As rising drug costs come under increased public scrutiny, lawmakers are attempting keep medication affordable. California is the latest state to pass laws related to keeping drug prices low, but will their attempt actually help?
California governor Jerry Brown signed SB 17 into law Monday, a law aimed at curbing price increases and increasing price transparency. The law requires drug manufacturers to give 60-day notice if wholesale drug prices are raised more than 16% over a 2-year period. Drug companies would also be required to explain the reasoning behind those price increases, and are required to file annual reports detailing the effect of drug costs on health-care premiums in California.
Supporters of the bill are hopeful that it will have a significant impact in the state. Paul Markovich, President and CEO of Blue Shield California, said that “Blue Shield of California applauds the Governor and Legislature for enacting a new state law that provides much-needed transparency to prescription drug pricing in California. Drug pricing remains a significant threat to affordability. Blue Shield believes Senate Bill 17 takes an important step toward informing consumers why drug prices go up and determining if these price increases are reasonable.”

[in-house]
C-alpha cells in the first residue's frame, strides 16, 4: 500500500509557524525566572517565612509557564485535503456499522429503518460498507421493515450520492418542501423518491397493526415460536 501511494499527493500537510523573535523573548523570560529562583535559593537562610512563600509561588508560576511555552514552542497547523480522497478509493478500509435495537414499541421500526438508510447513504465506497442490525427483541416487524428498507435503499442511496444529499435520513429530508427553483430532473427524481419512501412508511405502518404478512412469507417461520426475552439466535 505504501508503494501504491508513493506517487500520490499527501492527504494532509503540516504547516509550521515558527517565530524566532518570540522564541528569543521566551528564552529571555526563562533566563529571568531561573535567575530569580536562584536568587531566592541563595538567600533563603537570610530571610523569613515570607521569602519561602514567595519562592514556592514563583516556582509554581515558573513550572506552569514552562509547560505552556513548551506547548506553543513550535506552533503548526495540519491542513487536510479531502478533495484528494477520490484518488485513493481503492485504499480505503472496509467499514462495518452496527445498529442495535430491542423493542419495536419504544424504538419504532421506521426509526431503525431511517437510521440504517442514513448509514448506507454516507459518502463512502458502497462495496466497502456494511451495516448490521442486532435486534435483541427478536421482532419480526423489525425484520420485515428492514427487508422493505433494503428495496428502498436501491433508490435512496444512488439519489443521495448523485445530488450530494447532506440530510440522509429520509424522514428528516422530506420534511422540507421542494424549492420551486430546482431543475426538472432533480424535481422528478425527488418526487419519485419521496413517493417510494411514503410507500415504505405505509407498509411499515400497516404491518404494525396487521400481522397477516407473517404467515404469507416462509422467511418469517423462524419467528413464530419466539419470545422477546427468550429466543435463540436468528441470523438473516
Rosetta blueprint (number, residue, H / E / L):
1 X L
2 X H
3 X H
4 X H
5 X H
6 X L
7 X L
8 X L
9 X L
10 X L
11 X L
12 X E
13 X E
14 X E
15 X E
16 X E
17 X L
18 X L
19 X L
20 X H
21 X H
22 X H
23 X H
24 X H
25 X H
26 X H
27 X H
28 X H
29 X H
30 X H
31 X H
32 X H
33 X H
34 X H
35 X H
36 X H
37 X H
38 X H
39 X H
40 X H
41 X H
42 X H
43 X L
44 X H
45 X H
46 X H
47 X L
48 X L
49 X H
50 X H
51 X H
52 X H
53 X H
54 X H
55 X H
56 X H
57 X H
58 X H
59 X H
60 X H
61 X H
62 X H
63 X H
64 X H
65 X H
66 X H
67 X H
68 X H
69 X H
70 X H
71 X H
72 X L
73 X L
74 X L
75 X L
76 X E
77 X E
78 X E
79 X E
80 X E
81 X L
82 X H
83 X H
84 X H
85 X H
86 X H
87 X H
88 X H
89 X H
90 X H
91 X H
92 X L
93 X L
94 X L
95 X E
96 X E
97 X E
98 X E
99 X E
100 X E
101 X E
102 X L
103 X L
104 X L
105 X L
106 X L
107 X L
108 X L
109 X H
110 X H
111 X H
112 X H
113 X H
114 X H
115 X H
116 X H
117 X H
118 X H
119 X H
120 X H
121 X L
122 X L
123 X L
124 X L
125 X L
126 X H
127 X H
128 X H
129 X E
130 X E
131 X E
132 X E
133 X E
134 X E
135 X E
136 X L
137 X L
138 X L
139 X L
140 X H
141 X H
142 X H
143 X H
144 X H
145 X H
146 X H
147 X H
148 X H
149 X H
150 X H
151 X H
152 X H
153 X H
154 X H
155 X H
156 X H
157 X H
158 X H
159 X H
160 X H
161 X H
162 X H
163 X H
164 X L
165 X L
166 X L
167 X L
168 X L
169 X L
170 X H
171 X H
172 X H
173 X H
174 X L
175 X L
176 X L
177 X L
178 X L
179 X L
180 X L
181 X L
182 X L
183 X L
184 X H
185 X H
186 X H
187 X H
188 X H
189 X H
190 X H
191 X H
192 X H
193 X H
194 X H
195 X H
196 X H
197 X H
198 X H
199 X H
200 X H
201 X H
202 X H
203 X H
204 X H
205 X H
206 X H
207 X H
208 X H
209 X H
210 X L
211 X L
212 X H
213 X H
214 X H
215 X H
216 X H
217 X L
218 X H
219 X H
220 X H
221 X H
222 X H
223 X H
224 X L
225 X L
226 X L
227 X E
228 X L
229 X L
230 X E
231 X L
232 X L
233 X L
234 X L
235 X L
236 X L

The bill’s author, Senator Ed Hernandez, called the bill “will set national health-care policy, having impact for consumers and providers in other states … [the bill is] one of the most transformative pieces of health legislation in the country.” But just how transformative will it be?
Drug manufacturers have been largely against the bill. In a statement provided to Drug Topics, Priscilla VanderVeer, the Deputy Vice President of Public Affairs at PhRMA, said that “There is no evidence that SB 17 will lower drug costs for patients because it does not shed light on the large rebates and discounts insurance companies and pharmacy benefit managers are receiving that are not being passed on to patients. Nothing in SB 17 will help patients get the benefits of the savings that insurance companies are getting.”
According to VanderVeer, the bill also overestimates the impact drug prices have on the overall cost of health care. A recent Health Affairs article—written by an Ian Spatz, who represents a number of drug manufacturers—said that it is unclear if any new data will actually show that drug prices are the primary reason for rising health-care costs.
Critics also point to the fact that the bill only covers wholesale acquisition costs. Those prices are already made available, and is not the price generally paid at the pharmacy after PBMs and insurers are involved. According to Spatz, the bill will not require companies to report anything that is not already in the public domain, rendering the transparency requirement.
“It’s time to move beyond creating new, costly bureaucratic programs that don’t make a dent in patients’ costs for medicines,” said VanderVeer.